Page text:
Review: STREETWISE, Neon Colored, Rain Soaked Chinese Neo Noir

Na Jiazuo directed the Chinese-language neo-noir, starring Li Jiuxiao, Huang Miyi, Sha Baoliang, and Yao Lu.

Lead Critic; Brooklyn, New York (@floatingartist)
Review: STREETWISE, Neon Colored, Rain Soaked Chinese Neo Noir

Na Jiazuo's rain soaked neonoir, Streetwise, gets a much-deserved theatrical run stateside. I say this because it's just gorgeous to look at in its grimy, urban decay glory.

The film is set in Zhenwu in Sichuan province in the early 2000s, where economic growth has considerably cooled, and once bustling streets are now deserted and shops shuttered. There's a sense of hopelessness in the air.

Streetwise tells of a group of the lonely, lost souls who occupy these wet, decaying dwellings and their sordid lives fatefully entwined like a tangled web that they can't escape from. Zidong (Li Jiuxiao), a gawky young man, is first seen tearing up a mahjong parlor where a debtor hangs out. He is a muscle man for a wry debt collector, Jun, who walks with a limp, probably from some shenanigans from his shady past. By the looks of it, Zidong is a rookie at whatever he does, with Jun constantly showing him the ropes.

Zidong keeps borrowing money from the local tattoo artist Jiu (Huang Miyi) to pay for his dad's mounting medical bills. Dad, once a leader of the street gang, due to his age and health, is forever committed to a hospital bed. Still spry, he still gets into fights and unsavory situations.

Zidong and Jiu seem to have a special relationship where they keep each other company without wanting anything other than consoling their loneliness. Their relationship is a purely platonic one, like that of brother and sister. And they might as well be; Zidong's dad keeps insisting that she is bad luck and they shouldn't ever sleep with each other, not only because she is the ex-wife of the boss, known as Four, the head of a local gang who oversees Jun and Zidong, but also was a protégé of Zidong's dad.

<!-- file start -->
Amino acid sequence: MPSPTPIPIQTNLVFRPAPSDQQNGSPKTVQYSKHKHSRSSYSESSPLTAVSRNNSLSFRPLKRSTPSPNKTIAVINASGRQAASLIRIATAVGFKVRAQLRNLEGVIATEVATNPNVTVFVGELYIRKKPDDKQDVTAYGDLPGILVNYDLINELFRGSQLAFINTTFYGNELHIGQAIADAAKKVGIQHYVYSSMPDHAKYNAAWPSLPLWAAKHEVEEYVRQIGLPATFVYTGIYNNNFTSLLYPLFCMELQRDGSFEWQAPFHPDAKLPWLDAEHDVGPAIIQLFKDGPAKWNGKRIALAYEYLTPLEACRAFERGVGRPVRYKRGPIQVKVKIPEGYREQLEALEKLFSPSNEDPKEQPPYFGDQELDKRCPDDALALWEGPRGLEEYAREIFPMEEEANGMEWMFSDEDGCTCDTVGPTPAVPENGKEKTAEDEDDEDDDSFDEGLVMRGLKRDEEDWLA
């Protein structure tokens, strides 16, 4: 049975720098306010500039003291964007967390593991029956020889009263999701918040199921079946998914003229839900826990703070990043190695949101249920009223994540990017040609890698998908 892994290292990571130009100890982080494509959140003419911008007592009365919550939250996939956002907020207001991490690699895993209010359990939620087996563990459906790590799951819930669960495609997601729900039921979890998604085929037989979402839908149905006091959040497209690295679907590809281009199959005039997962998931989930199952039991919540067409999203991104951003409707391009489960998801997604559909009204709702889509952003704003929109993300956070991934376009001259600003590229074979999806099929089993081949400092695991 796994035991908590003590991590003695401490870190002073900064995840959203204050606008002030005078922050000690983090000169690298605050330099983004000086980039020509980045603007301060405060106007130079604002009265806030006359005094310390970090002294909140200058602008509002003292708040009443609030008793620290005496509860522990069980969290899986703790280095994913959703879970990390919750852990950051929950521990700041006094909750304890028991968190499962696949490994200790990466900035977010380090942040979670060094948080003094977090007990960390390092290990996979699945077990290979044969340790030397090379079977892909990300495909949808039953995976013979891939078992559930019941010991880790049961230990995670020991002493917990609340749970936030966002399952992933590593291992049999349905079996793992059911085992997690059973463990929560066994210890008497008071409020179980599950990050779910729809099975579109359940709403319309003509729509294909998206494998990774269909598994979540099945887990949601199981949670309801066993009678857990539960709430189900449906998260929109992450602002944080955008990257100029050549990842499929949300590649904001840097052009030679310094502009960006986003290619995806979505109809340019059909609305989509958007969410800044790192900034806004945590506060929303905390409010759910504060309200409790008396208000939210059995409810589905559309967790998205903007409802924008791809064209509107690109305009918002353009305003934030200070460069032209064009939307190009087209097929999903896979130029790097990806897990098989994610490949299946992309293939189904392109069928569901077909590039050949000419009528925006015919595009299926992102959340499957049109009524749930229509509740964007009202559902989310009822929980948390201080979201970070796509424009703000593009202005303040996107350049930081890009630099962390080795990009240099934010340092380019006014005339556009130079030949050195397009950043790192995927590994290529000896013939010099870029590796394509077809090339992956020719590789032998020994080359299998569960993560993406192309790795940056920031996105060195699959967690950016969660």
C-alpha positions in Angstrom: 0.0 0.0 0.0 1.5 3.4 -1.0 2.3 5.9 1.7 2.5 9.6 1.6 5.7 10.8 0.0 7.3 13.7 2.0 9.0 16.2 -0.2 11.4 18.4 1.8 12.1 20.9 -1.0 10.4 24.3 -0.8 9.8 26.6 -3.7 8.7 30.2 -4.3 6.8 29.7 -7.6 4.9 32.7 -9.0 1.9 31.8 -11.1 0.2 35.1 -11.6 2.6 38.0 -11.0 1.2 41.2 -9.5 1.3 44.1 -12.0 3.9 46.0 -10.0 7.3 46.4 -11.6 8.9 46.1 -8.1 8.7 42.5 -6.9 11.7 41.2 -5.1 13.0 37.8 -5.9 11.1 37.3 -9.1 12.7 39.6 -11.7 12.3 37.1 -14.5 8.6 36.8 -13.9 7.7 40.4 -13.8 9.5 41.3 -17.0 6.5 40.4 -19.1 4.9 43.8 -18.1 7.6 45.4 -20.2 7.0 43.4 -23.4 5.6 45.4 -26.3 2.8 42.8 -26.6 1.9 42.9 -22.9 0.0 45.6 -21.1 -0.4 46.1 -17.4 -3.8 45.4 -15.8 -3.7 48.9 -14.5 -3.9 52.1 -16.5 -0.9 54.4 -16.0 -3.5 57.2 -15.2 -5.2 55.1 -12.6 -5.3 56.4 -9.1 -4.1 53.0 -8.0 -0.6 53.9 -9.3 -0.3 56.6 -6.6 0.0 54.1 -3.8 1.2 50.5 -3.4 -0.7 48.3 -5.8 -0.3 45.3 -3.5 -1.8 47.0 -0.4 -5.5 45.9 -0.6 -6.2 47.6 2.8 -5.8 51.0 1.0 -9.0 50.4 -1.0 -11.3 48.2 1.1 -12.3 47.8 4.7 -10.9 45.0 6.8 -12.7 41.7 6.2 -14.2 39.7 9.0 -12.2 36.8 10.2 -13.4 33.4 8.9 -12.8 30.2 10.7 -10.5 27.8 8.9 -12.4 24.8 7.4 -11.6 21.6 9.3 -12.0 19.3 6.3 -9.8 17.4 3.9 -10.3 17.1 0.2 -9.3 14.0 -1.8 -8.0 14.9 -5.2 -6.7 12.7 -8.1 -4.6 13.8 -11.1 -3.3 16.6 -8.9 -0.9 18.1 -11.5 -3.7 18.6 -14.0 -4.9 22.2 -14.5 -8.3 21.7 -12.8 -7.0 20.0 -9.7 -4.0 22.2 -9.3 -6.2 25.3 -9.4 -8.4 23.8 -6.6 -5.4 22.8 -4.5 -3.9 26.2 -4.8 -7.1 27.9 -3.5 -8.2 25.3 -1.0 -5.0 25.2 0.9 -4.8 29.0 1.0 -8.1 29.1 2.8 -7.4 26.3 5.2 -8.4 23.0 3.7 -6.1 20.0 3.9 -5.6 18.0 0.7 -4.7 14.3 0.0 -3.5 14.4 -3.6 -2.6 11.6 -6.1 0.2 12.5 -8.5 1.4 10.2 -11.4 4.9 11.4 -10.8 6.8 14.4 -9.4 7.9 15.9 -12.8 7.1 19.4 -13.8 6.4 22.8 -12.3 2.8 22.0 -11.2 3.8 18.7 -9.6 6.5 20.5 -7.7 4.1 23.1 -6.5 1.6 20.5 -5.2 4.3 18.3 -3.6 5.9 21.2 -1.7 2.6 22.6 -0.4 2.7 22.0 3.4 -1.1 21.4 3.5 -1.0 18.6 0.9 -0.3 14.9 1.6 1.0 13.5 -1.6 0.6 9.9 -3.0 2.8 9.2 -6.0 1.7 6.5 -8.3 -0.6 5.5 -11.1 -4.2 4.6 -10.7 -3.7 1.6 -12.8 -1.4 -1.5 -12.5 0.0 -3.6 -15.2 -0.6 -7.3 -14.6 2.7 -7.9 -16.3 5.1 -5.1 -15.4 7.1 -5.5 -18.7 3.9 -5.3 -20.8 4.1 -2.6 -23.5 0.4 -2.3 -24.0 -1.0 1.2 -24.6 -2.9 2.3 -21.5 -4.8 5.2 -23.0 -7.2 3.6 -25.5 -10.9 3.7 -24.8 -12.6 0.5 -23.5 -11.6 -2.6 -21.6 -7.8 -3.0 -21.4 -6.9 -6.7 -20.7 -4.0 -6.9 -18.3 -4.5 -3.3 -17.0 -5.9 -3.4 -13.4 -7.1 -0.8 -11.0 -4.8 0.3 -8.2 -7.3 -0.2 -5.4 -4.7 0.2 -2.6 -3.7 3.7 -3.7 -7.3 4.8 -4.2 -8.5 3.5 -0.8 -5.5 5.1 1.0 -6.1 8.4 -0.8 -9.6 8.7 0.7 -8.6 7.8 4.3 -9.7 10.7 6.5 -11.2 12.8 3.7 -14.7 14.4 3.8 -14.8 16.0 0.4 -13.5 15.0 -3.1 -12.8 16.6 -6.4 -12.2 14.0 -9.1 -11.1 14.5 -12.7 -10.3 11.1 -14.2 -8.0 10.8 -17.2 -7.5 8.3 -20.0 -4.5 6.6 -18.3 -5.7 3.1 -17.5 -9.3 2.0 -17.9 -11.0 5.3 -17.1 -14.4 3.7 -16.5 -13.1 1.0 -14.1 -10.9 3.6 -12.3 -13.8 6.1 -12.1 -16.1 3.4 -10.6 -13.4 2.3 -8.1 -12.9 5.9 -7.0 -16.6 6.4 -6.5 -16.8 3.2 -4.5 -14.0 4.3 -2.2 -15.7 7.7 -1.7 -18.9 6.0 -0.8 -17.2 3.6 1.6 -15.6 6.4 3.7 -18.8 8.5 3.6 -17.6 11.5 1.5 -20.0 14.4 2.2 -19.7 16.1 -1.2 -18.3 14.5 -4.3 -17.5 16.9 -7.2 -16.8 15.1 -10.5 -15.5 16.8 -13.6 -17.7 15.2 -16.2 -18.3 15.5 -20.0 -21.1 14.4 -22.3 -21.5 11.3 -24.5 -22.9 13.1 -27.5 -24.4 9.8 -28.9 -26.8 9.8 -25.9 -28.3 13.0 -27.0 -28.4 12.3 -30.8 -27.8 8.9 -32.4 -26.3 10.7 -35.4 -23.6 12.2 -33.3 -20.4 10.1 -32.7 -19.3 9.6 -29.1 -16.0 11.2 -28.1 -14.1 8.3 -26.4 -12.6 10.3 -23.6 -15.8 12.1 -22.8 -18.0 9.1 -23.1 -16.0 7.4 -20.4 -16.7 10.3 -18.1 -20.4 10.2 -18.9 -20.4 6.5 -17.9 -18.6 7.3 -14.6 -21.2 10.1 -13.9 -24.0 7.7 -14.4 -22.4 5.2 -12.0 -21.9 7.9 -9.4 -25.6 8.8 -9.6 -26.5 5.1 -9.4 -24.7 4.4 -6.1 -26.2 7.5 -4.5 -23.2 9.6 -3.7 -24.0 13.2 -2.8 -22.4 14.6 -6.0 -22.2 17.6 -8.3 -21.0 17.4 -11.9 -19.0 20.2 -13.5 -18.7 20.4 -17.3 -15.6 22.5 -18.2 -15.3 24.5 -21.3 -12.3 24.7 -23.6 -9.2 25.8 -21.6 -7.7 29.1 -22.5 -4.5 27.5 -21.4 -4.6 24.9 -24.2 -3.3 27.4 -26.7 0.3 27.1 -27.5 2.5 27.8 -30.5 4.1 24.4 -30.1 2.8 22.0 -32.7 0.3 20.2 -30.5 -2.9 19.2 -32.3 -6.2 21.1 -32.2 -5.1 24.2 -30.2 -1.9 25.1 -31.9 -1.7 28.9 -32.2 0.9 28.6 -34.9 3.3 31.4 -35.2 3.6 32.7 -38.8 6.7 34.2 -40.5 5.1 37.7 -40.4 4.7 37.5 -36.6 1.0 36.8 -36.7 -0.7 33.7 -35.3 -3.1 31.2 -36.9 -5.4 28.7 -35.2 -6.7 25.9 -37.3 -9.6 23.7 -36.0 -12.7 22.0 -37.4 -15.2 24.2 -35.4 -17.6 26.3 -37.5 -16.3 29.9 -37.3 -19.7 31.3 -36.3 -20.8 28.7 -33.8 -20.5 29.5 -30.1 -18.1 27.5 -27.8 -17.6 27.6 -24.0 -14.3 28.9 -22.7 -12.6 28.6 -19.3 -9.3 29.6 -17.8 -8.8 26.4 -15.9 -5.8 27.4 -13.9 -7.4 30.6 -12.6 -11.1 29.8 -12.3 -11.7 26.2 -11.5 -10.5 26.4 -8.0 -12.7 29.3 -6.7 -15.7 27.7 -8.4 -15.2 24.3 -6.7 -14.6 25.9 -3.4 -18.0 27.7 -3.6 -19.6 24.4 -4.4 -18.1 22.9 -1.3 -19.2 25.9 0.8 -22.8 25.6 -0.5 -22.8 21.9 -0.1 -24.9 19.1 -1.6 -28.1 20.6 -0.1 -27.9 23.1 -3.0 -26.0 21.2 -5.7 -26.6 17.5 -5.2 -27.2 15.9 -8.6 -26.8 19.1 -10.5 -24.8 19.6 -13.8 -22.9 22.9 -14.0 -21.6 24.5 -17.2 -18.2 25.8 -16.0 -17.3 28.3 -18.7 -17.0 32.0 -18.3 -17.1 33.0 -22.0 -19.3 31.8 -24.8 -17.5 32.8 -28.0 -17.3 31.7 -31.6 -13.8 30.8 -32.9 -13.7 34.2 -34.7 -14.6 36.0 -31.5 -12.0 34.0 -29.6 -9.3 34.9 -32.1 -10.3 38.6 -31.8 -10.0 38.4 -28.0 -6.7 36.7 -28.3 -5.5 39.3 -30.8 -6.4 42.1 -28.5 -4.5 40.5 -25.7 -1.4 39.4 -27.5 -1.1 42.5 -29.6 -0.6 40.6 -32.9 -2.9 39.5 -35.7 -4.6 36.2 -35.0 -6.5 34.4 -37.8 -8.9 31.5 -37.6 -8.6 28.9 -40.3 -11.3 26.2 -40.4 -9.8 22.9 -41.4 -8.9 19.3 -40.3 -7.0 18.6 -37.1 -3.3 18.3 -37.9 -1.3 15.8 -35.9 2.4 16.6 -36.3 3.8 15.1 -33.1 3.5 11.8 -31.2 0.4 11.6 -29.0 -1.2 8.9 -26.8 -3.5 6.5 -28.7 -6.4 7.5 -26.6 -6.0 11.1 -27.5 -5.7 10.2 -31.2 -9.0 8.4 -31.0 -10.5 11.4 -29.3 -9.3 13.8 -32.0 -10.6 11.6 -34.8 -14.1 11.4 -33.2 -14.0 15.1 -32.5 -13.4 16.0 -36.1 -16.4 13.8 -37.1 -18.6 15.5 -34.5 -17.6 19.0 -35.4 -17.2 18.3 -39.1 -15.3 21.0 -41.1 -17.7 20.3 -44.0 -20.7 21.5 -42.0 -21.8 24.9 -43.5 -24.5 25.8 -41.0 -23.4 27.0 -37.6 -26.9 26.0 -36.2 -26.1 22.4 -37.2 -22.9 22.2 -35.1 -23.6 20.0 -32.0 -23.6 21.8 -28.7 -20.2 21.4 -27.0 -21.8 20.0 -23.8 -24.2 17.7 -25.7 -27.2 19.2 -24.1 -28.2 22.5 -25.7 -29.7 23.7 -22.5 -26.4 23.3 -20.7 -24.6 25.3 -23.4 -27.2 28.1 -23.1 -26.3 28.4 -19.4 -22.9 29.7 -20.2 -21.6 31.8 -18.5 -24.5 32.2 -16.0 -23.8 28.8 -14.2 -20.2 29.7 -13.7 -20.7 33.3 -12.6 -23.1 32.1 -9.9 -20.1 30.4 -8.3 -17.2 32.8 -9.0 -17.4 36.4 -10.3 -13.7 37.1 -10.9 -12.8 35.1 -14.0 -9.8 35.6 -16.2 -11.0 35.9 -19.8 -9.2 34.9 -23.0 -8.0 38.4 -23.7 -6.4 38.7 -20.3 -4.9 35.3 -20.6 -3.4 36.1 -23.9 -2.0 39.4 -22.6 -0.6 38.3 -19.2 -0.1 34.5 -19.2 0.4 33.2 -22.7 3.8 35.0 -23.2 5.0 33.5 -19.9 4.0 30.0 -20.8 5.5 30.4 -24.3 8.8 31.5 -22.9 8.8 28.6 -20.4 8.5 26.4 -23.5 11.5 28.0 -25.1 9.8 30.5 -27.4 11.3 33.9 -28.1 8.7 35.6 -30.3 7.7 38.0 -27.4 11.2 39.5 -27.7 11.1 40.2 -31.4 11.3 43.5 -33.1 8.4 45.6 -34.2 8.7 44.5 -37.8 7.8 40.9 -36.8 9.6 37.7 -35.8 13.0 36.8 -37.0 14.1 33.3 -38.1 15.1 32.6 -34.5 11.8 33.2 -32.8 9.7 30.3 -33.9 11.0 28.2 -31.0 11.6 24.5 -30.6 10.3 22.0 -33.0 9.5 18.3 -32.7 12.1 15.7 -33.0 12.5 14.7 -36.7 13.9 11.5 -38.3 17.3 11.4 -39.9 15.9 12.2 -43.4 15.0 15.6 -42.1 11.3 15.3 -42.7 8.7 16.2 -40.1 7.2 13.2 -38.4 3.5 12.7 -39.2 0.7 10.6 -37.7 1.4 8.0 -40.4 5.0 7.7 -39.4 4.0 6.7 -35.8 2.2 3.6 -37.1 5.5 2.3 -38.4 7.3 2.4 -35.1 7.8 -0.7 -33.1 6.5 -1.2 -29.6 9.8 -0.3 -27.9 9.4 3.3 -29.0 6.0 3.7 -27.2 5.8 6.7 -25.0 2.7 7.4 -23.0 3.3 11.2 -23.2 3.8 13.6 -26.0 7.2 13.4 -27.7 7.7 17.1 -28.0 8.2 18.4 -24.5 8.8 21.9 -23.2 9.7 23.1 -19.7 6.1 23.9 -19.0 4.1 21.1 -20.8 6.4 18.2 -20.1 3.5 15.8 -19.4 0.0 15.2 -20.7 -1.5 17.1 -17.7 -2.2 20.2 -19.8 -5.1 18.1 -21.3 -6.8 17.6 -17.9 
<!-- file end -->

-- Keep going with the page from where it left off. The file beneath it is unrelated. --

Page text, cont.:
Zidong and Jiu contemplate skipping town and going to live somewhere else countless times, even though they don't know where to go. Four, getting rejected repeatedly by Jiu for his pleas to get back together, is getting antsy about Zidong hanging around the tattoo parlor too much. In the meantime, Jun plots revenge after Four humiliates him in front of everyone.

Everyone in Streetwise is trying to run away from something: the past, dire financial circumstances, love, misplaced loyalty, and themselves. Yet they fail to do so. They can't get away from their own reflections in the putrid puddles, strewn with trash in the street. Jiu briefly leaves the cursed town, only to come back for Zidong and confront her fate.

In the role of Zidong, Li bristles with youthful energy and puppy dog innocence. Huang, a graceful beauty, reminds me a lot of a young Shu Qi.

Na creates a perfect neon colored urban purgatory where lost souls can't ever leave. Everything has a hazy, dreamy, not quite real feel in Streetwise. Even crowded places like karaoke bars or hospital elevators have an otherworldly quality.

No one is purely evil or saintly. Everyone has baggage and a weak spot for certain things or someone. It's that sinewy human connections that Na explores with exceptional visuals and everyday poetry.

Streetwise opens Friday, July 21 at New York's Metrograph via Dekanalog Releasing

Dustin Chang is a freelance writer. His musings and opinions on everything cinema and beyond can be found at


  • Jiazuo Na
  • Jiazuo Na
  • Miyi Huang
  • Jiuxiao Li
  • Yao Lu
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ChinaHuang MiyiLi JiuxiaoNa JiazuoStreetwiseJiazuo NaMiyi HuangJiuxiao LiYao LuDrama

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